• A. Gulvin Translation

Pronunciation Pickles: the '-ed' sound

English pronunciation (let's face it, the word itself is a pain to pronounce), can provoke problems for even the most persistent of pupils. (And I think we'll stop alliterating at this point). In this post we'll look at the rules governing how to pronounce that annoying '-ed' sound that turns up so often at the end of English words. Most of the time this is found at the end of regular verbs in the past simple tense or past participle. Sometimes it's found at the end of adjectives.


The Rules


There are three ways in which the '-ed' sound can be pronounced depending on the sound (ignore the spelling, focus on the sound!) at the end of the verb.


1. /ɪd/ or /əd/ ("wanted")




The '-ed' is pronounced as an /ɪd/ or /əd/ (which makes it a separate syllable) with verbs that end in /d/ or /t/ sounds.


/d/ - to end - He ended the relationship with a text message. (What a loser!)
/t/ - to edit - I edited the film we made on holiday so it wasn't so long and boring for the visitors. (And for this, we are so very grateful!)

This is probably the easiest rule to remember as there are only two sounds to memorise.


2. /t/ ("hoped")



The '-ed' is pronounced as a /t/ with verbs that end in voiceless sounds (no noise from your vocal chords). These are /p/, /k/, /θ/, /f/, /s/,/ʃ/, and /tʃ/.


/p/ - to snap - "Leave me alone!" he snapped.
/k/ -  to walk - We walked, and walked, and walked, and we still weren't there yet so we decided to sit down and eat a Mars bar.
/θ/ to froth - The milk frothed and bubbled as she poured it into the two mugs..
/f/ - to laugh - We laughed so hard we almost couldn't breathe.
/s/ - to hiss - The snake hissed violently and she jumped back out of the way.
/ʃ/ - to push - We were all waiting patiently in the long line and she walked right to the front and pushed in. (Never, ever to be done in Britain if you want to live to tell the tale...)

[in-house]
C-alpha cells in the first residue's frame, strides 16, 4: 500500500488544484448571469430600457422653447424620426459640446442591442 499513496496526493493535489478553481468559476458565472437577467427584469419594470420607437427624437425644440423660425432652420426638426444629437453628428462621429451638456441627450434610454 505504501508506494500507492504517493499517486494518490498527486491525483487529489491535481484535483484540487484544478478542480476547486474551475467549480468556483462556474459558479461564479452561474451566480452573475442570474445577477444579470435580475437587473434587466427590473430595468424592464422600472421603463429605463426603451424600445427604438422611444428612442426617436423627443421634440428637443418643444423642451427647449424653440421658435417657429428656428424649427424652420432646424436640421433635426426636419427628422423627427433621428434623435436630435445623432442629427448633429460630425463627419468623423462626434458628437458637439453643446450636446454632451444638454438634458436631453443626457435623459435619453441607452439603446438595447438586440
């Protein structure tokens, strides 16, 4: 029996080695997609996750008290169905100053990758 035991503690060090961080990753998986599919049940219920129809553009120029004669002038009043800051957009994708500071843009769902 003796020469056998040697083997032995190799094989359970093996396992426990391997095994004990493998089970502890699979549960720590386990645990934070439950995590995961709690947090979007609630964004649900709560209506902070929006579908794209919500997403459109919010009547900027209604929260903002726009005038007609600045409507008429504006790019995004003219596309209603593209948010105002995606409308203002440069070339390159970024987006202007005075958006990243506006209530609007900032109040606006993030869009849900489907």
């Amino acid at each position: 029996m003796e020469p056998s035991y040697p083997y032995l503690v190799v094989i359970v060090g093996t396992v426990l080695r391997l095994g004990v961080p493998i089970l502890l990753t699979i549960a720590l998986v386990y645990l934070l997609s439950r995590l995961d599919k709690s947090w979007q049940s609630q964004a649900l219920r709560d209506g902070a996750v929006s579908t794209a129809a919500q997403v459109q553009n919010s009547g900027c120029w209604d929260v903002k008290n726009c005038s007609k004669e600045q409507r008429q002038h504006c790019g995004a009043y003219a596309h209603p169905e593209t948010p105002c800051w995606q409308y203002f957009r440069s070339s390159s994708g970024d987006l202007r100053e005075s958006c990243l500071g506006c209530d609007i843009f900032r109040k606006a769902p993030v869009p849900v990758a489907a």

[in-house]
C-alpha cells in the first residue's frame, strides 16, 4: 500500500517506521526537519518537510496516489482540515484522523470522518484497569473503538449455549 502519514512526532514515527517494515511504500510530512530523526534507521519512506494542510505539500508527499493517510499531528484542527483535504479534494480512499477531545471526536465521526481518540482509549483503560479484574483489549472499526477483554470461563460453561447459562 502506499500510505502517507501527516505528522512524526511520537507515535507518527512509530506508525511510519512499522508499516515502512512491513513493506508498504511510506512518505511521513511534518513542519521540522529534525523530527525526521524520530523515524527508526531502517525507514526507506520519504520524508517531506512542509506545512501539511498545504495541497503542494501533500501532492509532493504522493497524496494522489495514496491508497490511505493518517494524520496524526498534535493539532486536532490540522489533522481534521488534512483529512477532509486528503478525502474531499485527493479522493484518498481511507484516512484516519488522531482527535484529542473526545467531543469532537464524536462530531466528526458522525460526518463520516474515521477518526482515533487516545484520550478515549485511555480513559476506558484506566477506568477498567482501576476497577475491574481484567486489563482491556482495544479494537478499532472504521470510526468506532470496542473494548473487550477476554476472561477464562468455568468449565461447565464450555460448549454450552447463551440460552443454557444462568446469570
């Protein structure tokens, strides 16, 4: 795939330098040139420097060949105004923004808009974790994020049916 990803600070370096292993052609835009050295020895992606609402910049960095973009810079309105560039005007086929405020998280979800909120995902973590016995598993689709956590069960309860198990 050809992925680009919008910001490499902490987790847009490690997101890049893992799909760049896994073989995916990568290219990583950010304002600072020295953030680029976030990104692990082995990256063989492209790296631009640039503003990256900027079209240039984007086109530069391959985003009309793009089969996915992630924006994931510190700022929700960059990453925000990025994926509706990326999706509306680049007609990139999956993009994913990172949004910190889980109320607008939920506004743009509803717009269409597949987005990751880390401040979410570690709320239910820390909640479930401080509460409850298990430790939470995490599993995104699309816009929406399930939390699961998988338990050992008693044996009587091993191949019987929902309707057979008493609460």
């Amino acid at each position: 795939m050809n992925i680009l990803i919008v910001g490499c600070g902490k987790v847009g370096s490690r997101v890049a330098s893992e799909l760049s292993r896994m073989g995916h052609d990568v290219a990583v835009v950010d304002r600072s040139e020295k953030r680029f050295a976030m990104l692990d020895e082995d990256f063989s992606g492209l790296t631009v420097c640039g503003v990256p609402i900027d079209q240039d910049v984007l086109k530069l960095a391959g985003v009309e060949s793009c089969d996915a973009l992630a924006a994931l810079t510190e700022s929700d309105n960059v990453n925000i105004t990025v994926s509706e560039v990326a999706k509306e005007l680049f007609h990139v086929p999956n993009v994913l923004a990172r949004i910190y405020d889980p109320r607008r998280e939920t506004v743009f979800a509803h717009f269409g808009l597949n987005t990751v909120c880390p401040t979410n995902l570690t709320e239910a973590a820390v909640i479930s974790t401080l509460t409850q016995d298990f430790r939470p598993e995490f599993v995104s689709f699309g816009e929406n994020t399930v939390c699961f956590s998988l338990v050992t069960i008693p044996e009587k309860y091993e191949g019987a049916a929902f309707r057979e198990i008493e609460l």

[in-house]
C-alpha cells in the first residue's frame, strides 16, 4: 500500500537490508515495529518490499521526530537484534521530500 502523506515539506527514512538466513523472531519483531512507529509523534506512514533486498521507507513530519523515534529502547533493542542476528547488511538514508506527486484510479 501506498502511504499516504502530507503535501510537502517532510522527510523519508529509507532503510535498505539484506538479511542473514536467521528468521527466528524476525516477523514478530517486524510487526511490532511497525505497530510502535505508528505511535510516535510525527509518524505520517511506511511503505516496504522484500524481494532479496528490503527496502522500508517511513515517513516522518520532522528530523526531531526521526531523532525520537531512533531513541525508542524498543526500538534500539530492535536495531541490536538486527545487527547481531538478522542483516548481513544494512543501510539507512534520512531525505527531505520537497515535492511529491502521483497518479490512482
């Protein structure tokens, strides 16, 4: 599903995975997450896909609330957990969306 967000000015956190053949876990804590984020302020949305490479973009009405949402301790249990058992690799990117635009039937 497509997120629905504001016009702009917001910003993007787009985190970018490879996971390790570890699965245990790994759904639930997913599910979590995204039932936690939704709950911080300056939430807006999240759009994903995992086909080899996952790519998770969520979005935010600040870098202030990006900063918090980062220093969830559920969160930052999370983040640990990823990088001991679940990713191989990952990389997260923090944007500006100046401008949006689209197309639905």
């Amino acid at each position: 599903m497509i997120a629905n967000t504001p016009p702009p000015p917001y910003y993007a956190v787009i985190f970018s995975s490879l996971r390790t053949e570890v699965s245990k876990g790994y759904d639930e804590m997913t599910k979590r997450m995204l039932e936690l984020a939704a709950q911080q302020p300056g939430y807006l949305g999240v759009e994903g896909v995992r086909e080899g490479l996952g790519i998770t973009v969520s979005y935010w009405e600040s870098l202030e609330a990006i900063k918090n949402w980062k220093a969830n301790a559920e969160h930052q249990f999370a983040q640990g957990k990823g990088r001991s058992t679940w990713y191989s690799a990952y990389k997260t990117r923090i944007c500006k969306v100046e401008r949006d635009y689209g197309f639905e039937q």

/tʃ/ - to preach - The sermon he preached at Church on Sunday was inspiring.

3. /d/ ("whistled")



The '-ed' is pronounced as a /d/ with verbs that end in voiced sounds (noise comes from your vocal chords). These are /b/, /g/, /ð/, /v/, /z/, /dʒ/, /m/, /n/, /ŋ/, /r/, /l/, (or basically all the other sounds!) If you remember the other two rules, this is the 'and everything left over goes in this category' category :)


The Exceptions


There are many words which are particularly confusing in that we can use them as adjectives or verbs. Usually these adjectives follow the rules but, as always there are a few exceptions (sigh.) When used as an adjective the ending is pronounced /ɪd/, but when used as a verb, the rules above apply. These words are blessed, aged, dogged, and learned.


(adj) It was a blessed (/ˈble-sd/) morning, the birds were singing radiantly in the trees
(verb) I went to Church and the vicar blessed (/ˈble-st/) me

There are a few other adjectives that have the two-syllable /ɪd/ ending: crooked, naked, ragged, wicked, wretched. If you're an advanced English learner, you'll probably find that you know many of these words by now, but it can certainly be helpful to have a reference point when you come across a new and exciting verb! (What joy!) So, proceed from this place with pride, knowing you now have the power to pulverise even the most painful of pronouncements in English... See you next time!

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